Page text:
For a long time these words of Hannah Arendt has stood as the foundation of the free press “The moment we no longer have a free press, anything can happen. What makes it possible for a totalitarian or any other dictatorship to rule is how can you have an opinion if you are not informed? If everybody always lies to you, the consequence is not that you believe the lies, but rather that nobody believes anything any longer.”
On March 6th 2007 the Stabroek News published a letter from Rev. Gideon Cecil accusing President Jagdeo, who having signed the declaration of Chapultepec in 2004, was violating its principles by victimising the Stabroek News by withdrawing state advertising thus offending article 7 of the Declaration.
In a commentary on June 1st 2011 I did the same thing, and accused Mr. Jagdeo of offending the very declaration he signed on to in 2004. Now we see that the other side, which was so critical of Mr. Jagdeo then, is doing exactly the same thing now, with the President himself offending the Declaration of Chapultepec by informing the public that unless the reportage from Stabroek News is more fair, he has a right to withdraw government advertising from them.
Well I am sorry to say that he has no such right. If what the paper is saying is seditious or libelous, the Government should seek legal recourse in a court of law. If it is merely being critical it’s not an offence, what would be an offence would be to refuse to publish a response from the accused.
I am not a hypocrite, so I won’t say that it is wrong for Mr. Jagdeo to do it, but not Mr. Granger. Whenever a country signs on to these Treaties and Covenants, they are obligated legally and morally to ensure that their principles are enforced in their Territory and Jurisdiction.
The international court of human rights has already ruled in the matter “Freedom of expression is applicable not only to “information” or “ideas” that are favourably received or regarded as inoffensive or as a matter of indifference, but also to those that offend, shock or disturb. Without this there can be no democratic society”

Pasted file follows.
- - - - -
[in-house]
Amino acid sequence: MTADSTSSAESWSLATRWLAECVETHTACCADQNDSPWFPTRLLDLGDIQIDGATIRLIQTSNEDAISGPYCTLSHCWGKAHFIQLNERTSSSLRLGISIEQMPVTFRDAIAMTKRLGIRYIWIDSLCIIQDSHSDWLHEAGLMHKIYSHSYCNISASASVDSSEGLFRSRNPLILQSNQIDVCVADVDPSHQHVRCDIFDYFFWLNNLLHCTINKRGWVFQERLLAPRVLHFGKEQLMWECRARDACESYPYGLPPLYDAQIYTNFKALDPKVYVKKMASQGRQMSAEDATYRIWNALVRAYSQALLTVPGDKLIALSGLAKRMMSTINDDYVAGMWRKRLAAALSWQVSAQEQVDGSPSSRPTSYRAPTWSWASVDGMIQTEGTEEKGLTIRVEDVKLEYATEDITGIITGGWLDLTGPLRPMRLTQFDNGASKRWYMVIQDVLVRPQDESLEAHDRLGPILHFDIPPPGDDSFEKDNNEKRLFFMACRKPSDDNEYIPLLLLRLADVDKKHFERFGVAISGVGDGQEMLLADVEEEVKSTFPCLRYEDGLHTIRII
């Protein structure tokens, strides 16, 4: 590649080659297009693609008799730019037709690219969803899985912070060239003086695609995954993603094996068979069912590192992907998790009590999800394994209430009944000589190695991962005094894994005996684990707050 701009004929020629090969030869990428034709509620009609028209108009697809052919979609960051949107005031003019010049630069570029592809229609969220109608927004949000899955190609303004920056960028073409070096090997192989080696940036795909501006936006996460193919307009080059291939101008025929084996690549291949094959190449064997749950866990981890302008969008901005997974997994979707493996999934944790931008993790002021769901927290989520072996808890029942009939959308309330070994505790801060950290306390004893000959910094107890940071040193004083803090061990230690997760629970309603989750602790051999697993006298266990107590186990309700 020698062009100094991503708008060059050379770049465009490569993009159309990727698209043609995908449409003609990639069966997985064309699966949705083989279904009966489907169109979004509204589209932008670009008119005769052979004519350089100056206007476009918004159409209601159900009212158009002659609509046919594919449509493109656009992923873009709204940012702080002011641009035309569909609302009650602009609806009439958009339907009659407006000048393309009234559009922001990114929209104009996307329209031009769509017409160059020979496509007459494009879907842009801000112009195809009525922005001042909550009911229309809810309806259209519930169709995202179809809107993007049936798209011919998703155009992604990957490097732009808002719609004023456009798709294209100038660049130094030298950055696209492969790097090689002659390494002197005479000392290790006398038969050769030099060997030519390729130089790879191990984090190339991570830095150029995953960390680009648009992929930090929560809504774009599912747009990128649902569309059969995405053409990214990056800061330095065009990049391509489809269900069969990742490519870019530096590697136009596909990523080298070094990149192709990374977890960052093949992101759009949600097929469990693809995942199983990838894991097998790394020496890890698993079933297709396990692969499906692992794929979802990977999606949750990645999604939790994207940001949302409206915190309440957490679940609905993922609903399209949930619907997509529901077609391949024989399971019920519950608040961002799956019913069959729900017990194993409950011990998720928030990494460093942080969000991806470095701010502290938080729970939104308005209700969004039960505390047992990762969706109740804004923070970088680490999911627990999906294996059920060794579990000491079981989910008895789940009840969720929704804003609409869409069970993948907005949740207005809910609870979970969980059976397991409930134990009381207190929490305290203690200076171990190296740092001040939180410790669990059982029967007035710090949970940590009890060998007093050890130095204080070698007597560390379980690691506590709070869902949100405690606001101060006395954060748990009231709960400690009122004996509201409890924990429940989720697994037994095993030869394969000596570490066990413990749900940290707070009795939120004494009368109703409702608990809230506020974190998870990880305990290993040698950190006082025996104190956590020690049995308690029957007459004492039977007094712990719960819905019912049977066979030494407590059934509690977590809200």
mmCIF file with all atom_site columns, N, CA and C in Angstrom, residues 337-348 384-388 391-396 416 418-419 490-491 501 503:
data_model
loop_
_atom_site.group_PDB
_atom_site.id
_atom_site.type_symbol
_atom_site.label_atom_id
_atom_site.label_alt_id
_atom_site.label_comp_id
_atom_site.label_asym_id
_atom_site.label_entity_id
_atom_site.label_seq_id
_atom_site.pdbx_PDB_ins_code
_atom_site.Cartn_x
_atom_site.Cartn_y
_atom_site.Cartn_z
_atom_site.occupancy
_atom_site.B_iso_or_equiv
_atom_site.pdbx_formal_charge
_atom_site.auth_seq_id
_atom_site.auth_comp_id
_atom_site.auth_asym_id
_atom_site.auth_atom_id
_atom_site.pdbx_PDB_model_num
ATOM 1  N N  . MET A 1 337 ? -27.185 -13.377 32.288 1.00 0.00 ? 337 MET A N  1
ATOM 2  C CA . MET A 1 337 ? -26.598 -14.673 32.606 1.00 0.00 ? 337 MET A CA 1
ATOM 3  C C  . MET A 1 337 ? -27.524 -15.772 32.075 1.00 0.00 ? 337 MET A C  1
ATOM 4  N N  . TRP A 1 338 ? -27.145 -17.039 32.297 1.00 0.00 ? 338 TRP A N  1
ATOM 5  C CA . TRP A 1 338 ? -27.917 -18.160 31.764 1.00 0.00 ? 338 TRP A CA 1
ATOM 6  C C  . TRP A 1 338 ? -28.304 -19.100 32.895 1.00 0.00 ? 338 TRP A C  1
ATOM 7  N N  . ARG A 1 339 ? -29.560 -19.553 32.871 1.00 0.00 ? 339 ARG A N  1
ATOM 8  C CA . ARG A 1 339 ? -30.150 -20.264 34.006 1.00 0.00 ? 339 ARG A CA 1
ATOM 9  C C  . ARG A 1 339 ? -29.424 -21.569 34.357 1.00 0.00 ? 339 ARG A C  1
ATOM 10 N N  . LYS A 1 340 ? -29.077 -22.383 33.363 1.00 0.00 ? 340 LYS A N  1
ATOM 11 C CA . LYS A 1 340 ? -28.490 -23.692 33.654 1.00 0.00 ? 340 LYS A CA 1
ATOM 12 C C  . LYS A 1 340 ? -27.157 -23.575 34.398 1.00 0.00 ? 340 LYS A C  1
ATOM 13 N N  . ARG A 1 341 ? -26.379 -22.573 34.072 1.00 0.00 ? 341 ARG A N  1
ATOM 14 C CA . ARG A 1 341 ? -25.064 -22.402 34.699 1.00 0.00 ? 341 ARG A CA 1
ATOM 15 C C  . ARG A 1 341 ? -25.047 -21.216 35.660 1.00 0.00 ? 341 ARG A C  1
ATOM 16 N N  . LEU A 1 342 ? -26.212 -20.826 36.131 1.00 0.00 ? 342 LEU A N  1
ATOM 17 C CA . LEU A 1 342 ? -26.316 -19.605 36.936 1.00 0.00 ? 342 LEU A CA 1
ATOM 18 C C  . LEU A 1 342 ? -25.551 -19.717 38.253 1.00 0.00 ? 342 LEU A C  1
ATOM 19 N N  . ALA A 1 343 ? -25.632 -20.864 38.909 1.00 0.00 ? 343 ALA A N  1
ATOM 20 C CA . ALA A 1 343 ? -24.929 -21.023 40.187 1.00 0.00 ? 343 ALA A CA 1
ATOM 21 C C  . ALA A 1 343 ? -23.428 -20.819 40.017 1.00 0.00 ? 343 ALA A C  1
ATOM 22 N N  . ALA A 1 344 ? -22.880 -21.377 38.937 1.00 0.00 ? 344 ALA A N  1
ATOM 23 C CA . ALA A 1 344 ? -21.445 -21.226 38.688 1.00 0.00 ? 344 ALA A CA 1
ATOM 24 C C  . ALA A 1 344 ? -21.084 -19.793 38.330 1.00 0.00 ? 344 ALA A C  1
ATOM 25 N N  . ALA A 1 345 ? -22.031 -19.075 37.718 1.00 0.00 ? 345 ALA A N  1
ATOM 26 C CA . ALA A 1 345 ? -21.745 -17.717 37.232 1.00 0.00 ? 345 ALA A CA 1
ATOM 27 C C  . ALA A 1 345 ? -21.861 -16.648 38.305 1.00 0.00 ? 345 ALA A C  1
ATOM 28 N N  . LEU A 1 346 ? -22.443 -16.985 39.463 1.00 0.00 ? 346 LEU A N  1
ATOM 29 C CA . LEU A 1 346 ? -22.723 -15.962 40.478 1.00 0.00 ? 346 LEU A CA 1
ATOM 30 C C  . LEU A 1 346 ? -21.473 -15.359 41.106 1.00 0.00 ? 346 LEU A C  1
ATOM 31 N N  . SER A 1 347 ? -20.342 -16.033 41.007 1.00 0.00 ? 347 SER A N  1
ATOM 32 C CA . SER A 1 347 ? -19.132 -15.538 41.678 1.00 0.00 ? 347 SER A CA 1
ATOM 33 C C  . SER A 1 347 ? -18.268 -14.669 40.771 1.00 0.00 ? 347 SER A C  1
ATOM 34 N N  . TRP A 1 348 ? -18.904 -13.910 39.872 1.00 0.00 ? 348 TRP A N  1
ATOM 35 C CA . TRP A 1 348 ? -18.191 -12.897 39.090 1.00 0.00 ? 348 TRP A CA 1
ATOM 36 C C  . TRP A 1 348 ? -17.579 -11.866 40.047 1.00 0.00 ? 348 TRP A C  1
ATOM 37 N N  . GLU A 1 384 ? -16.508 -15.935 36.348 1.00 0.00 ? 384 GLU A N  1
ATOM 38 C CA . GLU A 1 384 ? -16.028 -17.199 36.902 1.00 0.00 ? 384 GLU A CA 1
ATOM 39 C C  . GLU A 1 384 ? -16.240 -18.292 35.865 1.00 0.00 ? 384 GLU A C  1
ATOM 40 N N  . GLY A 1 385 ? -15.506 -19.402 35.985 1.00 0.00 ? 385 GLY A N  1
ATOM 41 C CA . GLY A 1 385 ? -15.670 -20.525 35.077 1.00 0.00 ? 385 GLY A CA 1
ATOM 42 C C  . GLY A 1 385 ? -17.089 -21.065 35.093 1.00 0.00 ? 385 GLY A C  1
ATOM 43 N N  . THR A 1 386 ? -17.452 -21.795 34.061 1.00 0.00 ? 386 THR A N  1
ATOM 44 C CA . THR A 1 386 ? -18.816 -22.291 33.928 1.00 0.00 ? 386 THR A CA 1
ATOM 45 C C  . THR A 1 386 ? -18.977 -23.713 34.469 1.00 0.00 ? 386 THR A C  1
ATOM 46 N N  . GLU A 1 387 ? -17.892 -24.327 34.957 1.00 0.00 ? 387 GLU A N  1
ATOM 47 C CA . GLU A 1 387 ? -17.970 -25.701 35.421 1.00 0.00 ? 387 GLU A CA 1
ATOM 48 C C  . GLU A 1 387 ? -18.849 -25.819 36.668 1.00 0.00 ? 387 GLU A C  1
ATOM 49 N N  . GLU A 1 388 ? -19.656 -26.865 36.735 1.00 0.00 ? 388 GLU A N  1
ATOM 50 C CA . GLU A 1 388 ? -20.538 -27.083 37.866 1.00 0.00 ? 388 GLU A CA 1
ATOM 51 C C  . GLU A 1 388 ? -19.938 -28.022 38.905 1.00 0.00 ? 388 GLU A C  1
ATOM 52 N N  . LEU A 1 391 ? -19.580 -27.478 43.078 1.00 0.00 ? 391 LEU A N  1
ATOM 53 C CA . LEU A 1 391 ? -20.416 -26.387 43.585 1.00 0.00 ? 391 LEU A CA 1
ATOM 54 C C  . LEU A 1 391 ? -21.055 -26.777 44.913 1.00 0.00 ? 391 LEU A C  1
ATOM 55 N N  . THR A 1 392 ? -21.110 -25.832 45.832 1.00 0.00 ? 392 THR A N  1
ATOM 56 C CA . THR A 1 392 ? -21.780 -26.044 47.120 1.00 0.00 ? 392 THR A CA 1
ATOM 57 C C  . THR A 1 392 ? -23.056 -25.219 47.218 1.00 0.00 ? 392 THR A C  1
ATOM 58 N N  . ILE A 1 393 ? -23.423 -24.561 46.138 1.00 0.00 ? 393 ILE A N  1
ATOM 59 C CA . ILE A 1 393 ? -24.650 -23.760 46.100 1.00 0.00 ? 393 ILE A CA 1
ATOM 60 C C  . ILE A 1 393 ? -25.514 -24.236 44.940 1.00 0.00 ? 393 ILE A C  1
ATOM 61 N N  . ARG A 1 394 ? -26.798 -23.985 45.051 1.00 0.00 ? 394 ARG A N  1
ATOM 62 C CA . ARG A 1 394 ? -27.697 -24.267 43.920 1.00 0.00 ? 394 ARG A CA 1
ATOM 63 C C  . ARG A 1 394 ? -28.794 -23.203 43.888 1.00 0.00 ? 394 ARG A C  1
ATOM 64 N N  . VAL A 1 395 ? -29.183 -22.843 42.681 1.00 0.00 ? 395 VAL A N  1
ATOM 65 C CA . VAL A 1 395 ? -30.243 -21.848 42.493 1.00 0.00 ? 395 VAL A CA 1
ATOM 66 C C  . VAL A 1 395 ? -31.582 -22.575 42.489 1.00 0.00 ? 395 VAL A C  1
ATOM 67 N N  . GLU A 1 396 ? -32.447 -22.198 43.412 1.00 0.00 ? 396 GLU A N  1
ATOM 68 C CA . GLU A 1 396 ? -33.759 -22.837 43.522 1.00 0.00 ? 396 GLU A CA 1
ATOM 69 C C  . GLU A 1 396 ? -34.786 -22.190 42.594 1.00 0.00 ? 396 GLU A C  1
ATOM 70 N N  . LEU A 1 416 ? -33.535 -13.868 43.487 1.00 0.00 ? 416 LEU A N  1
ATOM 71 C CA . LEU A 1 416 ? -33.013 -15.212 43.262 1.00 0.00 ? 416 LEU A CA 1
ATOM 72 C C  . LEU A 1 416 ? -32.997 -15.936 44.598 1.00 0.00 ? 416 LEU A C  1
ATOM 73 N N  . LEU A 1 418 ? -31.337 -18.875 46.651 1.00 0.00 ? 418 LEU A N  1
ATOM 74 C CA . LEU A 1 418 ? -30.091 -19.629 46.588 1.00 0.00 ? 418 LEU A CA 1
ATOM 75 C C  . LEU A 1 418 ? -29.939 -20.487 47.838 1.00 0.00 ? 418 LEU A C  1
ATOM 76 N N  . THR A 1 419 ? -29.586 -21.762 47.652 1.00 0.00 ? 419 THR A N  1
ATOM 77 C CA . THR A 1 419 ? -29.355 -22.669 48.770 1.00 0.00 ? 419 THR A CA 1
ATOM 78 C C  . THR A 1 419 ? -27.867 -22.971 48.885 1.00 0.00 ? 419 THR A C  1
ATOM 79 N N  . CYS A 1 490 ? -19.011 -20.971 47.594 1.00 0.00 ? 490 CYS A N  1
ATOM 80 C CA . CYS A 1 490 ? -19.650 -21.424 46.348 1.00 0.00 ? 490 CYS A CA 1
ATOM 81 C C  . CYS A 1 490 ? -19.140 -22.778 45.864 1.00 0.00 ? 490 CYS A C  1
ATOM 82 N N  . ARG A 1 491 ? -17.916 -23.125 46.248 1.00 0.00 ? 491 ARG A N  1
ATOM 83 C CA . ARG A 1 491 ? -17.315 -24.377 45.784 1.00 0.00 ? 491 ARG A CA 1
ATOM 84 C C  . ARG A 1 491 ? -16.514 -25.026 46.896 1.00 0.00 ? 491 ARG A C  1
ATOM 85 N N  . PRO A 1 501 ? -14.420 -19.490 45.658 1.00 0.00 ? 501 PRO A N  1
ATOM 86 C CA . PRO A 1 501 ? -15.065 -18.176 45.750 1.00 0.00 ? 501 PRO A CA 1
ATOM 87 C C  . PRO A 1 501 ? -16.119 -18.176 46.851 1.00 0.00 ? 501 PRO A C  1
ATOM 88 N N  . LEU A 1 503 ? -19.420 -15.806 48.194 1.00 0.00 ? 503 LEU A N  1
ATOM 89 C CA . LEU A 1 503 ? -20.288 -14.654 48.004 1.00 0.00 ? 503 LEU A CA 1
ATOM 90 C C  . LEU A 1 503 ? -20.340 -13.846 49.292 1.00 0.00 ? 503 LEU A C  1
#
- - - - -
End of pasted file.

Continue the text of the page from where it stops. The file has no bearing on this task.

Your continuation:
The 10 Principles of the Declaration of Chapultepec are as follows:
1. No people or society can be free without freedom of expression and of the press. The exercise of this right is not something authorities grant, it is an inalienable right of the people.
2. Every person has the right to seek and receive information, express opinions and disseminate them freely. No one may restrict or deny them these rights.
3. The authorities must be compelled by law to make available in a timely and reasonable manner the information generated by the public sector. No journalist may be forced to reveal his or her sources of information.
4. Freedom of expression and of the press are severely limited by murder, terrorism, kidnapping, intimidation, the unjust imprisonment of journalists, the destruction of facilities, violence of any kind and impunity for perpetrators. Such must be investigated promptly and punished harshly.
5. Prior censorship, restrictions on the circulation of the media or dissemination of their reports, forced publication of information, the imposition of obstacles to the free flow of news, and restrictions on the activities and movements of journalists directly contradict freedom of the press.
6. The media and journalists should neither be discriminated against nor favoured because of what they write or say.